Politics & Economics

Oil production in Iran, 2013.

Inhabiting the Oil World

Laleh Khalili

4 August 2022

Geopolitics is never untethered from political struggles and the world’s prime mover isn’t located somewhere in the middle of the Atlantic Ocean, even if so much malignant power has emanated from Europe and North America. Oil, money and democracy aren’t always about the calculations of a few powerful governments.

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John Lanchester

4 August 2022

Outsiders never get to locate the exact point a legitimate business crosses the line and starts cheating. That’s a pity, because it would be interesting to know what’s running through the mind of a . . .

Stagnation Nation

William Davies

4 August 2022

As​ Boris Johnson limped towards his final prime ministerial disgrace, his supporters in the Conservative Party and the press believed they had hit on a strategy for weathering the mounting economic . . .

Where the North Begins

Rory Scothorne

4 August 2022

‘There is a natural and perfectly viable kingdom of the North between the Humber and the Forth-Clyde isthmus,’ the historian Frank Musgrove claimed in 1990. It wasn’t the best moment to use the present . . .

Chinese Exclusion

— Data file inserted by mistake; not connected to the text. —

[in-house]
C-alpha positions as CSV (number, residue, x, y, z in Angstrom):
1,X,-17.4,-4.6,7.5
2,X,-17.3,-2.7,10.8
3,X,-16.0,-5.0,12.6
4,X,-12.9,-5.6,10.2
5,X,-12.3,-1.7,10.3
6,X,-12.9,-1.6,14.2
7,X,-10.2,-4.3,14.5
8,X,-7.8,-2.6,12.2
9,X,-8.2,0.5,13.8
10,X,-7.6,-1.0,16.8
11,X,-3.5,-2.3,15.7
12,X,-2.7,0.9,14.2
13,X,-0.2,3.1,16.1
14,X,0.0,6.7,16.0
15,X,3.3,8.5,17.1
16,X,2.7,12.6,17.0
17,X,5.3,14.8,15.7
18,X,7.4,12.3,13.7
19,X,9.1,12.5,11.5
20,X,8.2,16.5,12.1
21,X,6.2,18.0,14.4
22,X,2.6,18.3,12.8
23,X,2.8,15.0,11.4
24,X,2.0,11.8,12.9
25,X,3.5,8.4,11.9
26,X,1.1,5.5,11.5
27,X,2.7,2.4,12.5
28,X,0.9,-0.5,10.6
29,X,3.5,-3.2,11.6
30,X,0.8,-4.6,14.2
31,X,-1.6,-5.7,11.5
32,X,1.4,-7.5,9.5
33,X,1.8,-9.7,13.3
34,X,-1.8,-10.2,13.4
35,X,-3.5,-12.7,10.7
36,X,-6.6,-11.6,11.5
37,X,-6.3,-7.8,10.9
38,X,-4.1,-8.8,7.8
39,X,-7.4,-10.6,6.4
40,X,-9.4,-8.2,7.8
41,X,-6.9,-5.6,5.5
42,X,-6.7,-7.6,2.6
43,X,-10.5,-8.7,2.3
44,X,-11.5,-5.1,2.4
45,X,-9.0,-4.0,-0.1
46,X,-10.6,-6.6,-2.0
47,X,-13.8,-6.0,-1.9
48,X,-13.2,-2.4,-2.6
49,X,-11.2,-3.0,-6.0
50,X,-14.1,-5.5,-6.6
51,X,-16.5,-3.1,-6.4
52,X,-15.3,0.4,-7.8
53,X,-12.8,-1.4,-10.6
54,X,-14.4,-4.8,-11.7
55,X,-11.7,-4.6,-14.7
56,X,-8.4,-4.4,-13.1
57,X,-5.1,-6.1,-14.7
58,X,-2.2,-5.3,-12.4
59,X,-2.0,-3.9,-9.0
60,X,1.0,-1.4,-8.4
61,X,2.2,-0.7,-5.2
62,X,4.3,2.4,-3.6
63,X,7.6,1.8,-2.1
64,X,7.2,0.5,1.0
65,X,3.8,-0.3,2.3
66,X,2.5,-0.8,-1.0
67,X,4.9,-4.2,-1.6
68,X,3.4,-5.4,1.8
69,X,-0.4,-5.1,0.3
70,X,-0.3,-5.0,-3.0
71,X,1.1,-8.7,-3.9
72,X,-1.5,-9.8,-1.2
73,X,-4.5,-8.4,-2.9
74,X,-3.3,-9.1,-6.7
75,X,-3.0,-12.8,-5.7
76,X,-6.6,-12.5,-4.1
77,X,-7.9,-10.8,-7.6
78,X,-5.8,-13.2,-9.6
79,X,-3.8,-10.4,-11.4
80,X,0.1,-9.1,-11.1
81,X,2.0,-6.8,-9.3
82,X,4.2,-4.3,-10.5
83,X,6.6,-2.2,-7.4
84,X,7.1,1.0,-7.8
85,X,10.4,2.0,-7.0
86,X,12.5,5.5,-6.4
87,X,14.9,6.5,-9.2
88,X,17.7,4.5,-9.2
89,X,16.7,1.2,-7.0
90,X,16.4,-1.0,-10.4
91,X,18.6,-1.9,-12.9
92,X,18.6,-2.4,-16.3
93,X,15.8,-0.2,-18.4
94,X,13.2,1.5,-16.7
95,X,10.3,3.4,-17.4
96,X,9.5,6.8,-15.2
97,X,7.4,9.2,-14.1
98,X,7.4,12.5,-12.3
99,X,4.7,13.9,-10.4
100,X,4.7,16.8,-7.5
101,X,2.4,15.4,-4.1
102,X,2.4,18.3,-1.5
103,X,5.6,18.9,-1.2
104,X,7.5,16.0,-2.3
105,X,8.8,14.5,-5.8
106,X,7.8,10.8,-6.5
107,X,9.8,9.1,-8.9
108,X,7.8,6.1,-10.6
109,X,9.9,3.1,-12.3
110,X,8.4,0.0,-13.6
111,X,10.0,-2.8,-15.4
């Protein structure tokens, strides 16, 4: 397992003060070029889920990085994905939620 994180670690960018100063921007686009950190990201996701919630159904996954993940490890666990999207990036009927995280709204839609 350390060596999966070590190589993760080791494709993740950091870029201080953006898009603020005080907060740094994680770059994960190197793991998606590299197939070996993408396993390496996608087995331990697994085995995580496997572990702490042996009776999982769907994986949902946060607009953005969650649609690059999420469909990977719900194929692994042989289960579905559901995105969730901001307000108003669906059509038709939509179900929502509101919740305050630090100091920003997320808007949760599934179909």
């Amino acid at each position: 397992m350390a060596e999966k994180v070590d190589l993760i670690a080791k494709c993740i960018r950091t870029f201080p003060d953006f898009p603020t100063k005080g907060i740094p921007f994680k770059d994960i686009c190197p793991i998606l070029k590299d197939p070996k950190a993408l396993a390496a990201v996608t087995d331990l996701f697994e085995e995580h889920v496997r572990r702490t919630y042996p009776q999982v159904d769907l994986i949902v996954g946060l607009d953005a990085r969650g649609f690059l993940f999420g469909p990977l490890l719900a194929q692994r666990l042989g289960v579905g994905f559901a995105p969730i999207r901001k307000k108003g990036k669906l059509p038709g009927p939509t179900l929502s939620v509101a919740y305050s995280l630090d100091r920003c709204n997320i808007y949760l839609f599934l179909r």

Andrew Liu

21 July 2022

In​ 1852, a group of Chinese community leaders in San Francisco published a pamphlet taking issue with claims made by California’s governor, John Bigler, who had characterised the state’s 7520 Chinese . . .

Bolsonaro’s Brazil

Perry Anderson, 7 February 2019

By comparison with the scale of the upheaval through which Brazil has lived in the last five years, and the gravity of its possible outcome, the histrionics over Brexit in this country and the conniptions over Trump in America are close to much ado about nothing.

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Let Them Drown

Naomi Klein, 2 June 2016

Environmentalism might have looked like a bourgeois playground to Edward Said. The Israeli state has long coated its nation-building project in a green veneer – it was a key part of the Zionist ‘back to the land’ pioneer ethos. And in this context trees, specifically, have been among the most potent weapons of land grabbing and occupation. 

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Where will we live? The Housing Disaster

James Meek, 9 January 2014

The government has stopped short of explicitly declaring war on the poor, but how different would the situation be if it had?